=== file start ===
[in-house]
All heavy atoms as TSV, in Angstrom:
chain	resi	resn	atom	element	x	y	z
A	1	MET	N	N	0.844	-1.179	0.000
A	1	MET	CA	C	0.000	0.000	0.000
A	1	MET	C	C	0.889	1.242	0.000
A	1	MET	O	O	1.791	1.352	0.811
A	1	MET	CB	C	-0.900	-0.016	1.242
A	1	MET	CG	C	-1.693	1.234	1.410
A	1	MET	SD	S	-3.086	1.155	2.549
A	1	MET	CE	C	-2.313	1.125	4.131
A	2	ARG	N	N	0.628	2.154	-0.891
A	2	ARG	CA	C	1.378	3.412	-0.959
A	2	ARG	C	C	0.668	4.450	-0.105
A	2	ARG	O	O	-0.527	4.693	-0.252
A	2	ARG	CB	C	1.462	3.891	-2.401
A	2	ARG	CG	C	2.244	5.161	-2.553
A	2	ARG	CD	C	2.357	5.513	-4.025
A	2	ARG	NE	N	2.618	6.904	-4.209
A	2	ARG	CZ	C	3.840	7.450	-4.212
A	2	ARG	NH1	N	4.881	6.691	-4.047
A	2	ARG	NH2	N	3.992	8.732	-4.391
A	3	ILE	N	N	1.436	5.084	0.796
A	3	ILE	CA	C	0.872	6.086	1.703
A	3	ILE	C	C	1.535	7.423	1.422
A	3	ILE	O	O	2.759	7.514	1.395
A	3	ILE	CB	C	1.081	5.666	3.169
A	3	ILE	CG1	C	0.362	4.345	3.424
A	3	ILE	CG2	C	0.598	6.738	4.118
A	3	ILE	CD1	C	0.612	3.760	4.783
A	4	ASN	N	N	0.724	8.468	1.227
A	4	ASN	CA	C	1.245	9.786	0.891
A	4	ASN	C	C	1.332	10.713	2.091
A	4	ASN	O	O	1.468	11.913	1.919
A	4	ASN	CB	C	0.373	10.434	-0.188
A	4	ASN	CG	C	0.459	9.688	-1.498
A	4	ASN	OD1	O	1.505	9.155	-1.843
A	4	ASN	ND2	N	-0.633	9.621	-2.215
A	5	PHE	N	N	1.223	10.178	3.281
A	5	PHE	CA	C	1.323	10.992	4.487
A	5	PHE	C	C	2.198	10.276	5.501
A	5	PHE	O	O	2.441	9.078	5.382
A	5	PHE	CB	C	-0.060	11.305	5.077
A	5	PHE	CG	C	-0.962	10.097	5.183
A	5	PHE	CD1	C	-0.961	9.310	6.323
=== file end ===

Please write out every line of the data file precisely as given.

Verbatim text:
[in-house]
All heavy atoms as TSV, in Angstrom:
chain	resi	resn	atom	element	x	y	z
A	1	MET	N	N	0.844	-1.179	0.000
A	1	MET	CA	C	0.000	0.000	0.000
A	1	MET	C	C	0.889	1.242	0.000
A	1	MET	O	O	1.791	1.352	0.811
A	1	MET	CB	C	-0.900	-0.016	1.242
A	1	MET	CG	C	-1.693	1.234	1.410
A	1	MET	SD	S	-3.086	1.155	2.549
A	1	MET	CE	C	-2.313	1.125	4.131
A	2	ARG	N	N	0.628	2.154	-0.891
A	2	ARG	CA	C	1.378	3.412	-0.959
A	2	ARG	C	C	0.668	4.450	-0.105
A	2	ARG	O	O	-0.527	4.693	-0.252
A	2	ARG	CB	C	1.462	3.891	-2.401
A	2	ARG	CG	C	2.244	5.161	-2.553
A	2	ARG	CD	C	2.357	5.513	-4.025
A	2	ARG	NE	N	2.618	6.904	-4.209
A	2	ARG	CZ	C	3.840	7.450	-4.212
A	2	ARG	NH1	N	4.881	6.691	-4.047
A	2	ARG	NH2	N	3.992	8.732	-4.391
A	3	ILE	N	N	1.436	5.084	0.796
A	3	ILE	CA	C	0.872	6.086	1.703
A	3	ILE	C	C	1.535	7.423	1.422
A	3	ILE	O	O	2.759	7.514	1.395
A	3	ILE	CB	C	1.081	5.666	3.169
A	3	ILE	CG1	C	0.362	4.345	3.424
A	3	ILE	CG2	C	0.598	6.738	4.118
A	3	ILE	CD1	C	0.612	3.760	4.783
A	4	ASN	N	N	0.724	8.468	1.227
A	4	ASN	CA	C	1.245	9.786	0.891
A	4	ASN	C	C	1.332	10.713	2.091
A	4	ASN	O	O	1.468	11.913	1.919
A	4	ASN	CB	C	0.373	10.434	-0.188
A	4	ASN	CG	C	0.459	9.688	-1.498
A	4	ASN	OD1	O	1.505	9.155	-1.843
A	4	ASN	ND2	N	-0.633	9.621	-2.215
A	5	PHE	N	N	1.223	10.178	3.281
A	5	PHE	CA	C	1.323	10.992	4.487
A	5	PHE	C	C	2.198	10.276	5.501
A	5	PHE	O	O	2.441	9.078	5.382
A	5	PHE	CB	C	-0.060	11.305	5.077
A	5	PHE	CG	C	-0.962	10.097	5.183
A	5	PHE	CD1	C	-0.961	9.310	6.323